July 31, 2017

If his vote to deny you and 21,999,999 of your friends health care doesn’t tell you enough about the guy, here’s a whole book by Jeff Flake


Arizona’s Junior Senator, Jeff Flake

Arizona Senator Jeff Flake is a man without a country. A “principled conservative” Republican, in 2018 he will have to defend his seat from both the left (newly energized after Arizona nearly turned blue in 2016) and the right (owing to his vocal non-support for Donald Trump). In fact, just three months into his first term, Flake became the least-liked Senator in America — a distinction that, until then, Mitch McConnell perhaps thought was the only thing that could be truly and lastingly his own in this world of loss and disappointment.

But Jeff Flake does have a country, and that country is America — or so we can expect to read in his forthcoming book / manifesto, Conscience of a Conservativewhich was kept secret until a few days before its August 1 on sale date.

According to Alexander Burns for the New York Times, Flake “has secretly planned an unconventional campaign kickoff that risks intensifying both threats: Working privately, and largely without the knowledge of political advisers, he has written a book that amounts to an ideological manifesto for his own version of conservatism, according to three people briefed on the manuscript who discussed it on the condition of anonymity.” See how these leaks and tips are supposed to work? As marketing.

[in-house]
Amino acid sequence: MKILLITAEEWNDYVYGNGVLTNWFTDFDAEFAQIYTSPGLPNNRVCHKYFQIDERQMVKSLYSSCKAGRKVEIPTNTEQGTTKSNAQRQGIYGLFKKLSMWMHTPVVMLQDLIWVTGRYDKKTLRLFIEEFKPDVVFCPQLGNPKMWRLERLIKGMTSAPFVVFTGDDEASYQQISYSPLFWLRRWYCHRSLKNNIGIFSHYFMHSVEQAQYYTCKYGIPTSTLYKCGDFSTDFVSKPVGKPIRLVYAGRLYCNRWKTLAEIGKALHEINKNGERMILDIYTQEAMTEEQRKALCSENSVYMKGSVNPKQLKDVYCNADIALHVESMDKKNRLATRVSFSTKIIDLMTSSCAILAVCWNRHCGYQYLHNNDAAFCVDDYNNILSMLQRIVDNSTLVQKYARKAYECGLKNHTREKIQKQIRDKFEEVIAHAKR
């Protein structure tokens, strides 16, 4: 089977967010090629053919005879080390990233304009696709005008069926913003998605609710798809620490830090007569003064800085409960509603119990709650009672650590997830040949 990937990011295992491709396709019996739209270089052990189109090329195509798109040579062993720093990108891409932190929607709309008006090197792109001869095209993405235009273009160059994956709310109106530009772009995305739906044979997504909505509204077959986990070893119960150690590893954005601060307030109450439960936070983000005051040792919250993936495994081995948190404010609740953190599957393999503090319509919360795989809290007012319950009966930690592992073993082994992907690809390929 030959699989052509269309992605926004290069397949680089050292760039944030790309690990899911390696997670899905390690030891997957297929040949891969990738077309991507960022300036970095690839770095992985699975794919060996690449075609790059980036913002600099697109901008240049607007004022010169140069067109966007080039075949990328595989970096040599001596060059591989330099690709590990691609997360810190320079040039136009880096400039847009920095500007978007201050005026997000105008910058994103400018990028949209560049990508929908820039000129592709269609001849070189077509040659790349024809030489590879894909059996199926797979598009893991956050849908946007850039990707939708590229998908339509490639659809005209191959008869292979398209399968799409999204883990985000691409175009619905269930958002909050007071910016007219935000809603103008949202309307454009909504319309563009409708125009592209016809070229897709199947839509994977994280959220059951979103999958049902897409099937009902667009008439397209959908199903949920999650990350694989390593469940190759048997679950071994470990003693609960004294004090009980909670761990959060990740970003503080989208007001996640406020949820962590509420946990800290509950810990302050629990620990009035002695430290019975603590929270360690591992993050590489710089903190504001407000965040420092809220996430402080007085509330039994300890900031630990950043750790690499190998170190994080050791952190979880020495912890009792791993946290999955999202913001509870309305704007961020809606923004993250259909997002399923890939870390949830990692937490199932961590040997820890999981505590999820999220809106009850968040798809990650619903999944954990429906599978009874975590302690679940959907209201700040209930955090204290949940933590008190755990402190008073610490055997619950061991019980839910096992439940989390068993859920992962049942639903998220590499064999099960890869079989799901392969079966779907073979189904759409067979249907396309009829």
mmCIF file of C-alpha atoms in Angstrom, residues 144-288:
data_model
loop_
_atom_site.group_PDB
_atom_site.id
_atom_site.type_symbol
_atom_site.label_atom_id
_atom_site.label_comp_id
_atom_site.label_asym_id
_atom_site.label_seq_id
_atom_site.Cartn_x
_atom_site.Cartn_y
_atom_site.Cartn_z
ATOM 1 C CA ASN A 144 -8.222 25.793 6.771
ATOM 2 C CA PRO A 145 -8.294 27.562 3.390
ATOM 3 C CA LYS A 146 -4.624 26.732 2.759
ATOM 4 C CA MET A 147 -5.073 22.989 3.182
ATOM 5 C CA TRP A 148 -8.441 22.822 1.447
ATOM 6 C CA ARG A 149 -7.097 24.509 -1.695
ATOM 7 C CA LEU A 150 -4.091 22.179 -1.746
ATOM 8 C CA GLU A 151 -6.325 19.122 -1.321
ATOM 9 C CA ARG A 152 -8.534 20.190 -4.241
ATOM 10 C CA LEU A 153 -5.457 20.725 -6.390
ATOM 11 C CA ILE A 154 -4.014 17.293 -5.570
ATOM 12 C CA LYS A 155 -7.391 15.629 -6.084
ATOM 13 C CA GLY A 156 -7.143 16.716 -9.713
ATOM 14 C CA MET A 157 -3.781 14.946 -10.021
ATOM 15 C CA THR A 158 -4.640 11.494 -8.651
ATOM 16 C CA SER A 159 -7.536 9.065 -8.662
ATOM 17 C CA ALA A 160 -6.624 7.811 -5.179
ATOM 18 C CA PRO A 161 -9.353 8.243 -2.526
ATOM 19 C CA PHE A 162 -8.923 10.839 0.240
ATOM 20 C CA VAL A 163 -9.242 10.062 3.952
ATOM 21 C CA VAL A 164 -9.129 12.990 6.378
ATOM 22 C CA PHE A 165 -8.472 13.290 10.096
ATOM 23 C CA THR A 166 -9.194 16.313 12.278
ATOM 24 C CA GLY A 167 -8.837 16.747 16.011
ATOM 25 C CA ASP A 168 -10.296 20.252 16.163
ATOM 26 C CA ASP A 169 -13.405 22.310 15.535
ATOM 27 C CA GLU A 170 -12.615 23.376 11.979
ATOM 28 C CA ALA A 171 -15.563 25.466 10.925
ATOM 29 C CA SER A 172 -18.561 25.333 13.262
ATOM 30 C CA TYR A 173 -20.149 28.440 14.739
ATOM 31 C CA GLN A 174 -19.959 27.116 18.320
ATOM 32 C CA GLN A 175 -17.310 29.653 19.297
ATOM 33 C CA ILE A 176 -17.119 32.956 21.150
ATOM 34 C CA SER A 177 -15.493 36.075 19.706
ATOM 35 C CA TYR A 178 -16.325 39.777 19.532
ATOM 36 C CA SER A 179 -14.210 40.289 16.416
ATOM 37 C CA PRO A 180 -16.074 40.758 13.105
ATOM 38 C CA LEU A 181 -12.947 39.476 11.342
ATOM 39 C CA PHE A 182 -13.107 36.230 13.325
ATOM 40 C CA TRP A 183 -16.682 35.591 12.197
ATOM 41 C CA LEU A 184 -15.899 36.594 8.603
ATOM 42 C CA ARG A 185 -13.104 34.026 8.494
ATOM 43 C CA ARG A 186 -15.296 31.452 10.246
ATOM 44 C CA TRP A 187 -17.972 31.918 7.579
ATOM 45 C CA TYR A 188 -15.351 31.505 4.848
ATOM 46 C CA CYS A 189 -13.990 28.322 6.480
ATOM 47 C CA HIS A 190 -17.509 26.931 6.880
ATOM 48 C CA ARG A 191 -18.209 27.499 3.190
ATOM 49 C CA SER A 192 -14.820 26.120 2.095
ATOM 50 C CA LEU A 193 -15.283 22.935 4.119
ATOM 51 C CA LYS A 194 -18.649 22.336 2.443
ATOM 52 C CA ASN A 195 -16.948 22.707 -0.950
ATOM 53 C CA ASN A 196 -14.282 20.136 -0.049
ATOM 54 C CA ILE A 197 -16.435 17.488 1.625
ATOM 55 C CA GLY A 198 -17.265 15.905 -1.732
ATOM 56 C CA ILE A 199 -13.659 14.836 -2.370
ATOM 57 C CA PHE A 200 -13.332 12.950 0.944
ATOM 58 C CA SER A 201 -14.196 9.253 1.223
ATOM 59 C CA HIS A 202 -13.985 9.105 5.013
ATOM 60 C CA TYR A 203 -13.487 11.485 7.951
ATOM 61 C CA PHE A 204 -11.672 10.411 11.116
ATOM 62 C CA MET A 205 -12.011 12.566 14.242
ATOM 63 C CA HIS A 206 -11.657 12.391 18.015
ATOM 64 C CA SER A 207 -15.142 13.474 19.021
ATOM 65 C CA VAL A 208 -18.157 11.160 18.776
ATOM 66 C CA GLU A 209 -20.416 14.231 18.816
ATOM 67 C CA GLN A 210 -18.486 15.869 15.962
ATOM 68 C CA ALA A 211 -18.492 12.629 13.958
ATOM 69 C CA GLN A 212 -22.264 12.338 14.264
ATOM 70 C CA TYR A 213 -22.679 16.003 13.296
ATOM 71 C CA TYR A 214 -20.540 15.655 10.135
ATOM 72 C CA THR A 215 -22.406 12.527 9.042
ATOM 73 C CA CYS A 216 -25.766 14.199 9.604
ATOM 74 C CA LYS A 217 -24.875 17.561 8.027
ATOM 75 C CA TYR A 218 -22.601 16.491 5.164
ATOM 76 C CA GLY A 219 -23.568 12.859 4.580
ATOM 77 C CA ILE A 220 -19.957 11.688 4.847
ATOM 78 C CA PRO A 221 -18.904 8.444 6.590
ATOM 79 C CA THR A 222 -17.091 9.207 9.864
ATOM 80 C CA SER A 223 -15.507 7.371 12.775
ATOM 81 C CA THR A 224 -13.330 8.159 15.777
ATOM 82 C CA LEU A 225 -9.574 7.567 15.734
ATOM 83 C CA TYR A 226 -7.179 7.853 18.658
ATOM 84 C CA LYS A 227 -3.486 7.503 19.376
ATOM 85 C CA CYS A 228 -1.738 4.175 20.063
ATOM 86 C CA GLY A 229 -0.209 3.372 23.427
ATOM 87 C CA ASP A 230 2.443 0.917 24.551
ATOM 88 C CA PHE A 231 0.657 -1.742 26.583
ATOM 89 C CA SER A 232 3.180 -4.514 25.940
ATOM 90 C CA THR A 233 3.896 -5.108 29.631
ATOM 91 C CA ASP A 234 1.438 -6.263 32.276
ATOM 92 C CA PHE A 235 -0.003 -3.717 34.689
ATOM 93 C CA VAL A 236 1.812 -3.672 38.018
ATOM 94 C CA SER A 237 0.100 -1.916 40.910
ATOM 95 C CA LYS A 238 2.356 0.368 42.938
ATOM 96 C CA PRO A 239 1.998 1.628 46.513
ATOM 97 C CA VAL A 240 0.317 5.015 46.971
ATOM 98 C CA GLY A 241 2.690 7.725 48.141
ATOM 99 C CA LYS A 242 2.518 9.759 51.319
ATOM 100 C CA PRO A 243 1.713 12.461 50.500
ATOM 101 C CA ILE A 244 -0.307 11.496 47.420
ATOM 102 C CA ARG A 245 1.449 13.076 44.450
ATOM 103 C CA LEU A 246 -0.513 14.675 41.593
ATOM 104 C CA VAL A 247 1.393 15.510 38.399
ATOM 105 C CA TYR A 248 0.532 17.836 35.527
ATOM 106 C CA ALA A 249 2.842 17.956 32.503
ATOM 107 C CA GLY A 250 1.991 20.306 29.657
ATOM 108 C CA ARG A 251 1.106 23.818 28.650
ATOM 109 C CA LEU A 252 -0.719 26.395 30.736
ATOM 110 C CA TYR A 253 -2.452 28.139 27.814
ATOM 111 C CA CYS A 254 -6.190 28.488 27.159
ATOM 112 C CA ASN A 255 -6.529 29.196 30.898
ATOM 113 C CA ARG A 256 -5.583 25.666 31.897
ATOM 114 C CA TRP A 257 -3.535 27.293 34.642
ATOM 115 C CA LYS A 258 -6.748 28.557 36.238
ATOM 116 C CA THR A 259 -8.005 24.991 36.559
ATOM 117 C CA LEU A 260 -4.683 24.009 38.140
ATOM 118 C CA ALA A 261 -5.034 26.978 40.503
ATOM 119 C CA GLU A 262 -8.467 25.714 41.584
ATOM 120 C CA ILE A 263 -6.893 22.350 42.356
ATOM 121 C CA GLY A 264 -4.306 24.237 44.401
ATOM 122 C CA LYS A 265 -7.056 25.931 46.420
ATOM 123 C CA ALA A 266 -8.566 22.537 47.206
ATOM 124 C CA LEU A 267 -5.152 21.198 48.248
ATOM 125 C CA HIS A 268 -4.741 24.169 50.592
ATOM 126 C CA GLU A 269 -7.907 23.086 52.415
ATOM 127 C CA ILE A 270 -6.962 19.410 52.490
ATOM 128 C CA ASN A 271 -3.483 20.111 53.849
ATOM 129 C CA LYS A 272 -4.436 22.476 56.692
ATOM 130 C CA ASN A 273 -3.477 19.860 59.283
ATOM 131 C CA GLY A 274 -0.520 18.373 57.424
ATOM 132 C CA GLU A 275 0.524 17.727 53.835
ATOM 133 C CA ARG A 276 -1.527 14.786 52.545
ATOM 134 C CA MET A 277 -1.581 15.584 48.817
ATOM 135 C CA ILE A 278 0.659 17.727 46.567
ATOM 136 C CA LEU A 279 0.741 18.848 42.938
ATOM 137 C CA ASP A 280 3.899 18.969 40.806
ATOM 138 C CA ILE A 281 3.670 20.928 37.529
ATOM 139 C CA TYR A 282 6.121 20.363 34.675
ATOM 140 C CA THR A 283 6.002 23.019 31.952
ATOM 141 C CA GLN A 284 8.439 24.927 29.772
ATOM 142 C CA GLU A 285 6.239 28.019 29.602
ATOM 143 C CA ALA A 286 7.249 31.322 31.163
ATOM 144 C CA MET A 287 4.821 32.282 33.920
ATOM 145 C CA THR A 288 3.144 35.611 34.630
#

The book, it seems, will largely be about where the Republican party lost its way on the long march from the Barry Goldwater tradition, which non-Trumpers like Flake very much hope the 2018 Senate races will be about. With the Trump White House grooming Republican candidates to run against Flake, it makes sense that the junior senator would take matters into his own hands and write a manifesto to get his message out.

More than your average political scribbler, though, Flake really brought a Goldwater-style self-reliance to the book-writing process. As Burns puts it, “While many politicians write books, it is highly unusual for a senator to do so without extensively consulting advisers, particularly when the subject matter is so politically charged.” He also brought a Goldwater title to the book writing process — the 1964 presidential hopeful also wrote a book called Conscience of a Conservative.

Congrats to Senator Flake. Hopefully, beginning in 2019, you will have plenty of time to devote to your writing career!



Ryan Harrington is a senior editor at Melville House.